Explaining energy conversion efficiency and combustion
You probably already know that I write a lot about physics experiments. But I also love science toys and today I want to talk about something more chemical than physical. Obviously, the electrochemical fuel cell cars I am talking about can (and in my opinion should) be included in physics education, because talking about energy conversion efficiency in real life and authentic settings is so valuable. The big advantage of fuel cell car toys is that they combine fun with science with real interdisciplinary science learning. See for yourselves!
Continue reading Electrochemical fuel cells as a science toy
What does evaporation have to do with spa towns?
As you might have noticed by the lack of an experiment last week, I’ve been on a vacation and enjoyed some time away from work, Instagram and my blog. But I can tell you – my mind never wanders far from fascinating physical phenomena and so when I went on a stroll in the region I grew up with, I came across the graduation towers and enjoyed the fresh breeze filled with salty smell just like the ocean. We used to go there often when I was a kid and I really enjoyed talking a walk there. They don’t have anything to do with a school graduation but are used for increasing the concentration of saline solutions. And that’s exactly what I want to talk about today, so this will be a more theoretical blogpost with a little chemistry and physics backgrounds. Enjoy.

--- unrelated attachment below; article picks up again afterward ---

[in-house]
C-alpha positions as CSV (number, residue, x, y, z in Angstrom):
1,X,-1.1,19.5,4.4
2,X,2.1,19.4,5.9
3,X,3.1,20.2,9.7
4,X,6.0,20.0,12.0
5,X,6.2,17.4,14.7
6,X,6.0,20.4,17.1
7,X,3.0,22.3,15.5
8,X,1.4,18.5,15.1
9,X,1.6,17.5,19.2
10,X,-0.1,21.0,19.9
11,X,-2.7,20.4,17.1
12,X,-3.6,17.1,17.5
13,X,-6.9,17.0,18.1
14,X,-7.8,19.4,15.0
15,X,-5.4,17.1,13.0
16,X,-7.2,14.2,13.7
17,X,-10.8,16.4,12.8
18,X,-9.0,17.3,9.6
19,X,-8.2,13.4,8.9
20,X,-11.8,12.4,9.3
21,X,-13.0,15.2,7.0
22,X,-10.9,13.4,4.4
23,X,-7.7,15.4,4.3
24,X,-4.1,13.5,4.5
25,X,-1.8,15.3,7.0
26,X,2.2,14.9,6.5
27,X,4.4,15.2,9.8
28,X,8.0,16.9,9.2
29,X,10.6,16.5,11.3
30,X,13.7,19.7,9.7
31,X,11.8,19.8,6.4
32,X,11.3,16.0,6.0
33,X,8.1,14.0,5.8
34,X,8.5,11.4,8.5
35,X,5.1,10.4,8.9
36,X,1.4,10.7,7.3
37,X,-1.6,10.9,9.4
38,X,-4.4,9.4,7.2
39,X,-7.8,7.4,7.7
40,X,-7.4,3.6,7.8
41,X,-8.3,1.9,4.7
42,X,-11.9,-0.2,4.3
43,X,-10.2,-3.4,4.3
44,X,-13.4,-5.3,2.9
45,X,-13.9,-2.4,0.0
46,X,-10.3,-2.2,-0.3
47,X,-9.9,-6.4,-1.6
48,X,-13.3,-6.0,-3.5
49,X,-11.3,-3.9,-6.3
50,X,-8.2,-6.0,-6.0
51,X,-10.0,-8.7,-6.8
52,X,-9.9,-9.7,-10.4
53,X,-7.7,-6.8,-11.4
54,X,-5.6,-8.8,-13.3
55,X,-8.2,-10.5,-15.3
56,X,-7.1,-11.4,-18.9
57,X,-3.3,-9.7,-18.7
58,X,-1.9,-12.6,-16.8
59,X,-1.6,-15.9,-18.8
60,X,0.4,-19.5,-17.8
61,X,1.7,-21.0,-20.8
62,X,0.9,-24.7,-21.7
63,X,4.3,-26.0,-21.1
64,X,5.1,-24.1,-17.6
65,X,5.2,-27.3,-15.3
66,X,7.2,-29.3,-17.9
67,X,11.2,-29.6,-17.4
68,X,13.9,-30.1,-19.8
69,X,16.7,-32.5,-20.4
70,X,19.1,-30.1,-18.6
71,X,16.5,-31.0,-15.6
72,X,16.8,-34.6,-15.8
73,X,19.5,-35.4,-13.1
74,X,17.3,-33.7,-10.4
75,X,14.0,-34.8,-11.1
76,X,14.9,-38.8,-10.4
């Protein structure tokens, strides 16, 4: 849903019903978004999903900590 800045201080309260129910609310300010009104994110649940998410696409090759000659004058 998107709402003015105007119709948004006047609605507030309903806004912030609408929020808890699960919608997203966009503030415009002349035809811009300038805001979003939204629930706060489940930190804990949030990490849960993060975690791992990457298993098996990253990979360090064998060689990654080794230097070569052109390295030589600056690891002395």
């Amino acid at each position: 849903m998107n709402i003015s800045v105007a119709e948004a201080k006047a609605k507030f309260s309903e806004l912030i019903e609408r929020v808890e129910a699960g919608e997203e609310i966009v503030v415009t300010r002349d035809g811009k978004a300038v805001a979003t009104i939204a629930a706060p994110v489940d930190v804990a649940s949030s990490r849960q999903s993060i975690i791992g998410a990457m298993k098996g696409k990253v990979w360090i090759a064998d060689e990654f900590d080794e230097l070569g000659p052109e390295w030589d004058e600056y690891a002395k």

Continue reading Graduation Towers and saline solutions